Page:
Losar Bey Tashi Delek & Kung Hei Fat Choi - By Shirley Lloyds
The Tibetans and Chinese are now enjoying their New Year Celebrations, they don’t always fall at the same time, but do this year, they are usually very happy, noisy and colourful occasions, with wonderfully yummy things to indulge in, there is lots of gift giving - a bit like our Christmas - and new clothes must be worn, but I feel because of Covid things will sadly be a bit low key and subdued this year.. The Tibetan celebrations last about 3 days and the Chinese around 15. Guy and I enjoyed many of these wonderful celebrations during our 7 year sojourn in Hong Kong.
So I wish all of you “Losar Bey Tashi Delek”- Blessings and Good luck, for the Tibetan New Year.. and “Kung Hei Fat Choi”- Congratulations and best wishes for a Prosperous New Year, for the Cantonese New Year.
There are many, many rituals and traditions associated with these festivals, some of which we may find a bit ‘strange’, but then I'm sure most Asians find some of our traditions extremely ‘odd’. The colour Black and White must not be worn at this time, as they represent mourning - death.. Red is of course the favourite, so how about, in keeping of the spirit of our Asian neighbours we all try and wear something red to class Tuesday (16th Feb) and preferably not black, but if you insist on wearing black, please, add something Red. I will explain a few other traditions in Class, as you know in our Yoga practice we truly respect and accept, without judgement or question all Races, all Cultures and all Religions and belief systems. So lets join in these happy events.
And to add to the fun, it is also Ganesha’s Birthday on Monday, this is celebrated in Maharashtra in a big way, another big Ganesha Festival is celebrated later in the year. As we all know Ganesha loves sweet things (that’s why he is somewhat rotund, to put it politely) and he loves flowers. I will bring some goodies on Tuesday to celebrate the three festivals – Im really sorry but I cant make Chinese dumplings etc. but will of course find something sweet.. and fruity !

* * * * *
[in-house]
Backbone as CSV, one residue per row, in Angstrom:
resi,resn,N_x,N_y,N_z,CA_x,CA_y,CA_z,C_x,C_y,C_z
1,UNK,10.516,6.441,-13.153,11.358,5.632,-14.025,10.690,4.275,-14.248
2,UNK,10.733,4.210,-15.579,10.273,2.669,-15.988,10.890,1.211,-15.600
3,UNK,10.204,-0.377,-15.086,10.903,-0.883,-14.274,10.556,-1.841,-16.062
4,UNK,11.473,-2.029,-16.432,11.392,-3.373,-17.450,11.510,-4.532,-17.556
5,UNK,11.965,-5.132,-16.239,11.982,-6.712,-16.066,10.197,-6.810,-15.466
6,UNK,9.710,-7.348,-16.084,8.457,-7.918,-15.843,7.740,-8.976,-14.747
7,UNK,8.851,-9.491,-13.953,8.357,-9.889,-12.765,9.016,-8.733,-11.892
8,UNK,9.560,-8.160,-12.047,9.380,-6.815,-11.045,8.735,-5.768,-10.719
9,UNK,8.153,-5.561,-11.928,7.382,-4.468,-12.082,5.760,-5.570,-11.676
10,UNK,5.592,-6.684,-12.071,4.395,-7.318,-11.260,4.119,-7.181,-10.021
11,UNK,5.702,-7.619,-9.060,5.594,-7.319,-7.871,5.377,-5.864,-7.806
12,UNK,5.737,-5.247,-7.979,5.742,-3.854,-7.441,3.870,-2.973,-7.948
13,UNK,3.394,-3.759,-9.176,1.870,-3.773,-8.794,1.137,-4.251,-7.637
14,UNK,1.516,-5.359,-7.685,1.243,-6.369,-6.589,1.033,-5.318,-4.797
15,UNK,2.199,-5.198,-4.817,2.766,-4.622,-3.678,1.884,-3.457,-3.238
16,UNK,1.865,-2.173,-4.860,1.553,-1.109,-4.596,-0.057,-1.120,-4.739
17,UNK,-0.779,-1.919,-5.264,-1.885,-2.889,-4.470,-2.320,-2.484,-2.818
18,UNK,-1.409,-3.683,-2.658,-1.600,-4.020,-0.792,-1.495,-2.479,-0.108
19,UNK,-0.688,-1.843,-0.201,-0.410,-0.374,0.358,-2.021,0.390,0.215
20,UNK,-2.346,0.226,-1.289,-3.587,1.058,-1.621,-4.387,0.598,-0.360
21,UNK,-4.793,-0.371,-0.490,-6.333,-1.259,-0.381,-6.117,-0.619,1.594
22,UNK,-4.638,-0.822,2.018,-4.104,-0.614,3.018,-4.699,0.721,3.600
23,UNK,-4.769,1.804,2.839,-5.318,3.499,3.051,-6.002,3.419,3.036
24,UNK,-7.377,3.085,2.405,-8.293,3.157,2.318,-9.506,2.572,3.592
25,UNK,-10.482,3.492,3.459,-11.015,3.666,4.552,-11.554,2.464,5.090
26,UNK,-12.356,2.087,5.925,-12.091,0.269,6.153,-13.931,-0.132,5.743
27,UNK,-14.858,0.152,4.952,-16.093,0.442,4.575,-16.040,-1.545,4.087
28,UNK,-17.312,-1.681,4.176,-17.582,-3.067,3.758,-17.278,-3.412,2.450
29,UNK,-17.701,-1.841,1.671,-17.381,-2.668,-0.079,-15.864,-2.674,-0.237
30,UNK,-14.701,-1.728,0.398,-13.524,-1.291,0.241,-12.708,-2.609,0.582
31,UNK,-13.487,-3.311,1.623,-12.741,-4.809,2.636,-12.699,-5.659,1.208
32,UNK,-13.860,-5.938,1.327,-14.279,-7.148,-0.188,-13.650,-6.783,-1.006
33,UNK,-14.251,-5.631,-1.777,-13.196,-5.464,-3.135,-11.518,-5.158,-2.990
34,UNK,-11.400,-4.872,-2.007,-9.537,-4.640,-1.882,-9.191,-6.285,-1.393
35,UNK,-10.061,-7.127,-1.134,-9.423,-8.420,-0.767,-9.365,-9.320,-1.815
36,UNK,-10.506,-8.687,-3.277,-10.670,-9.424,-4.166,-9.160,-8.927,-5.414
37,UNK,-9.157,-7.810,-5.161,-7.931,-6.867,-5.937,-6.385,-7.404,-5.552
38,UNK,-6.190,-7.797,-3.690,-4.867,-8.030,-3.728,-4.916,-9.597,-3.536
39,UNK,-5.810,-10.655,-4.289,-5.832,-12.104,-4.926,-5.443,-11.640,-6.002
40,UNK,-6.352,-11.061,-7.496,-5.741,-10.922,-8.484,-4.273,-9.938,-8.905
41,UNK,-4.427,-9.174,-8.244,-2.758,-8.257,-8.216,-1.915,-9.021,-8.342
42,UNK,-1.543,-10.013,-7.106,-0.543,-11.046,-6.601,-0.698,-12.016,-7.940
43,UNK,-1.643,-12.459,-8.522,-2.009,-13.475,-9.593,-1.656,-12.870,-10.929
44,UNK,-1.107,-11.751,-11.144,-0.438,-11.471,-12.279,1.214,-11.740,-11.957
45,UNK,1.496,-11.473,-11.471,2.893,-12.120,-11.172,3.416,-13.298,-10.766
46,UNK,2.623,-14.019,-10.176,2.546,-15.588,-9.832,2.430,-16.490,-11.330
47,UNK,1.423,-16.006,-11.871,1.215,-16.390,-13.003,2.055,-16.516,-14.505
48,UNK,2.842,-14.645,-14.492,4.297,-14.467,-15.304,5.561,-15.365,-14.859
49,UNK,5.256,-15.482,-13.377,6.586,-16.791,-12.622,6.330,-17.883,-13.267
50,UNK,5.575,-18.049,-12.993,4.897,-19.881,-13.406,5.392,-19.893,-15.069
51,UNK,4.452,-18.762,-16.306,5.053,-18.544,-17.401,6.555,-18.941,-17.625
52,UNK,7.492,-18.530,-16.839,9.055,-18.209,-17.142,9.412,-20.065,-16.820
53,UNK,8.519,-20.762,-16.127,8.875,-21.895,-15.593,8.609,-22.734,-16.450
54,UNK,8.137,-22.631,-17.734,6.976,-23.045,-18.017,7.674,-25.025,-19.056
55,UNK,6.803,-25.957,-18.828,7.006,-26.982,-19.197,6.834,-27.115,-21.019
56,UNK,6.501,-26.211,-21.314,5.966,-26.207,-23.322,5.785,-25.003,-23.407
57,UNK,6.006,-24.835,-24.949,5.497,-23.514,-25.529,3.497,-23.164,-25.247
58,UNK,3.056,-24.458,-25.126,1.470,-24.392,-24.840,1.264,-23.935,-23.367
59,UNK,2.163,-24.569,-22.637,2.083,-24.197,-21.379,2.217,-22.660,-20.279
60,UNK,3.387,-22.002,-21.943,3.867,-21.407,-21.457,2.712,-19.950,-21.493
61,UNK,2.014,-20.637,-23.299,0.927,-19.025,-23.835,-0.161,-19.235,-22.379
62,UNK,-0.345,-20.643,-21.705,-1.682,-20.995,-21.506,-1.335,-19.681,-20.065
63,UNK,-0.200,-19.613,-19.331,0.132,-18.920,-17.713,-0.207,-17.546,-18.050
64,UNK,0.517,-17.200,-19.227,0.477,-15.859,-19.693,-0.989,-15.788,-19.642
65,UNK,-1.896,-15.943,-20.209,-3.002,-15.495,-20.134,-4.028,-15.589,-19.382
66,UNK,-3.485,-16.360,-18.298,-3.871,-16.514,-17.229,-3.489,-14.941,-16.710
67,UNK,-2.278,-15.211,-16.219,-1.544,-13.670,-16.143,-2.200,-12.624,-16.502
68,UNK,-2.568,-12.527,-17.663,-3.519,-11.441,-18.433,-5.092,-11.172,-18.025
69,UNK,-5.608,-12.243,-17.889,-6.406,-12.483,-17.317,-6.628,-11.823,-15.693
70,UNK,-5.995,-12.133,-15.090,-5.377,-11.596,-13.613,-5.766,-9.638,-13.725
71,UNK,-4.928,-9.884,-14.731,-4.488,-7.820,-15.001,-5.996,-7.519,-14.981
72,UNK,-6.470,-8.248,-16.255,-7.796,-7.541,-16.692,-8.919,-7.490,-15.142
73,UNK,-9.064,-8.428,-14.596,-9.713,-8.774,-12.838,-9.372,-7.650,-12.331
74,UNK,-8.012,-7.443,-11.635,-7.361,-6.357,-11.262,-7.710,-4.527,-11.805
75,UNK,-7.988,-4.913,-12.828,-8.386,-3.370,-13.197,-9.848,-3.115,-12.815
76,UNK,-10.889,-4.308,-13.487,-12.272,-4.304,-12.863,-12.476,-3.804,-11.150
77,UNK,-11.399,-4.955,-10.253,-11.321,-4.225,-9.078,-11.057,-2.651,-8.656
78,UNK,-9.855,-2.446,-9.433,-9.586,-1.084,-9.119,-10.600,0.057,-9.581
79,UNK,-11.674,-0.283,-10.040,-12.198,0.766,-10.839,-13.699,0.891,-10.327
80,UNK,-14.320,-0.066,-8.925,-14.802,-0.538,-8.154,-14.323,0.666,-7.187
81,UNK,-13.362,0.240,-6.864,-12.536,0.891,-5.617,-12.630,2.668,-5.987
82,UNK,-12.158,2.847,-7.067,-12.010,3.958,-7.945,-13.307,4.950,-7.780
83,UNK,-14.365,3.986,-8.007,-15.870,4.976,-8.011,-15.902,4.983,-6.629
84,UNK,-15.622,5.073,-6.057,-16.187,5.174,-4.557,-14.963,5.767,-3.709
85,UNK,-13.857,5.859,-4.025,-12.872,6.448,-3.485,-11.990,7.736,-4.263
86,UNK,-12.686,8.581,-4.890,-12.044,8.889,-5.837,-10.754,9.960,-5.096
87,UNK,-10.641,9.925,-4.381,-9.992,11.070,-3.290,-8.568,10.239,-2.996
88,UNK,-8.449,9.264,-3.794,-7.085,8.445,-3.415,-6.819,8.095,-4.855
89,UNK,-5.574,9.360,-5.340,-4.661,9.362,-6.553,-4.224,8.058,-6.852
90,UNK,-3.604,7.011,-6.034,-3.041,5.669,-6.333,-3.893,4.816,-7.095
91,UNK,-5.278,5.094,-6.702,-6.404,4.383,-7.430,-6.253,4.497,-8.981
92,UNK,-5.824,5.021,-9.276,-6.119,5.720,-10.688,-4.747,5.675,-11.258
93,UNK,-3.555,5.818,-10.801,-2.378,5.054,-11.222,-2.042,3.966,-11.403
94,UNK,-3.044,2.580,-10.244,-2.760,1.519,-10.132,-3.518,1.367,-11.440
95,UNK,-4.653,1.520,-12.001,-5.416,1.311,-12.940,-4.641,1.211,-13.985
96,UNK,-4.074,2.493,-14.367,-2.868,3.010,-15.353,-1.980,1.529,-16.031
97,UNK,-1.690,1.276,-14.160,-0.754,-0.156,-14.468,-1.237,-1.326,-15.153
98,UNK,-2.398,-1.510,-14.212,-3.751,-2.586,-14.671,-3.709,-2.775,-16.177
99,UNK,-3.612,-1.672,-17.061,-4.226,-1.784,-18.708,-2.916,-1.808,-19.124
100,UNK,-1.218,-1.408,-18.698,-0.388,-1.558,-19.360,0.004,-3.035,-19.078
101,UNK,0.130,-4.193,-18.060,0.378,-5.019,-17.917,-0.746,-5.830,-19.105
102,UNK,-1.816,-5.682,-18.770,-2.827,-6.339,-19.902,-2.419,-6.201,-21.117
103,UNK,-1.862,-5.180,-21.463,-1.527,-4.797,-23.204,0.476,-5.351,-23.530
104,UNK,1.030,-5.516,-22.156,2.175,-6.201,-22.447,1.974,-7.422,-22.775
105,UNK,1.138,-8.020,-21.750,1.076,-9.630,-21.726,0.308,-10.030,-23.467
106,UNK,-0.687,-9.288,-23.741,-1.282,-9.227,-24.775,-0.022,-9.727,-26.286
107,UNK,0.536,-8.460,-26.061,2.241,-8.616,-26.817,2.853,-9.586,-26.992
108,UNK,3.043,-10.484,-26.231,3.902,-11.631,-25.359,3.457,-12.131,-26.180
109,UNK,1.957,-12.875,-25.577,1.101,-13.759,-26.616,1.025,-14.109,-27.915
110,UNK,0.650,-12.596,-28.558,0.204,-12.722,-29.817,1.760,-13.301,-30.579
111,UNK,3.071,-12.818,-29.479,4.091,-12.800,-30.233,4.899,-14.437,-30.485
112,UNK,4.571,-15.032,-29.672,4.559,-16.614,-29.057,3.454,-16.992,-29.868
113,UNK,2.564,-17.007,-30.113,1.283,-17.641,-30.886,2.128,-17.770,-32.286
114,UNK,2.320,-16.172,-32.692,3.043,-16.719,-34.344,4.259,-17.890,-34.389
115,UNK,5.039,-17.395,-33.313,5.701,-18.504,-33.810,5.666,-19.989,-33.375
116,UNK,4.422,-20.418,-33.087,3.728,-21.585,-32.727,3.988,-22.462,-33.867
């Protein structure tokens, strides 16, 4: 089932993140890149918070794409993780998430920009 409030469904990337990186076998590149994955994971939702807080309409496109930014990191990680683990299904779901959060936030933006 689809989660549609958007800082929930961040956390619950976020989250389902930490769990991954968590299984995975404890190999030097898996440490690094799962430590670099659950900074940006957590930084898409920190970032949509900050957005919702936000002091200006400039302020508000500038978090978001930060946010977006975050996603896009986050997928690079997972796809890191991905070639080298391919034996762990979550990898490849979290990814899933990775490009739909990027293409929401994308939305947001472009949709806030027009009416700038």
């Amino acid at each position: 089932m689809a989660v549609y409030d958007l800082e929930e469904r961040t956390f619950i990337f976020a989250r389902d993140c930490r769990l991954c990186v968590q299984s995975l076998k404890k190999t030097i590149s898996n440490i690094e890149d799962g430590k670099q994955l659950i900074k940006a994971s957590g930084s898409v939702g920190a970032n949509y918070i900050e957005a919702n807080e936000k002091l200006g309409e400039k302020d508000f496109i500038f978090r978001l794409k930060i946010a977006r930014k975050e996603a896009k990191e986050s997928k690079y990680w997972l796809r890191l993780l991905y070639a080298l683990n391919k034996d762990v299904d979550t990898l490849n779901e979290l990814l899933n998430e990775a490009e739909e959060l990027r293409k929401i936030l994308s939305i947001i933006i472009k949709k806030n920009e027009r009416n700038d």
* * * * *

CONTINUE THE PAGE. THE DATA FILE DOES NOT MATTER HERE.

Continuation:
I am bringing one of my Buddhas to class on Tuesday to celebrate the Tibetan and Chinese New Year, and a statue of Ganesha to celebrate his birthday, as I mentioned in class last Tuesday, it would be lovely if each of you who comes to class would bring just one flower to place by the images, if you haven’t got a flower just a small green twig is absolutely fine.
As you all are aware Gautama Buddha was a real Prince (believed to have lived in 6th – 5th century BC) who through his teachings encouraged us to seek enlightenment…..Ganesha sadly was not a living being, but what he represents is incredibly important, he supposedly clears any obstacles in our path allowing us to move forward with our lives, he represents wisdom, discrimination and understanding, and teaches us to live with compassion, to be patient and calm, and to live with purity, peace and truthfulness…. Similar to the Buddhist and Yogic teachings wouldn't you say ??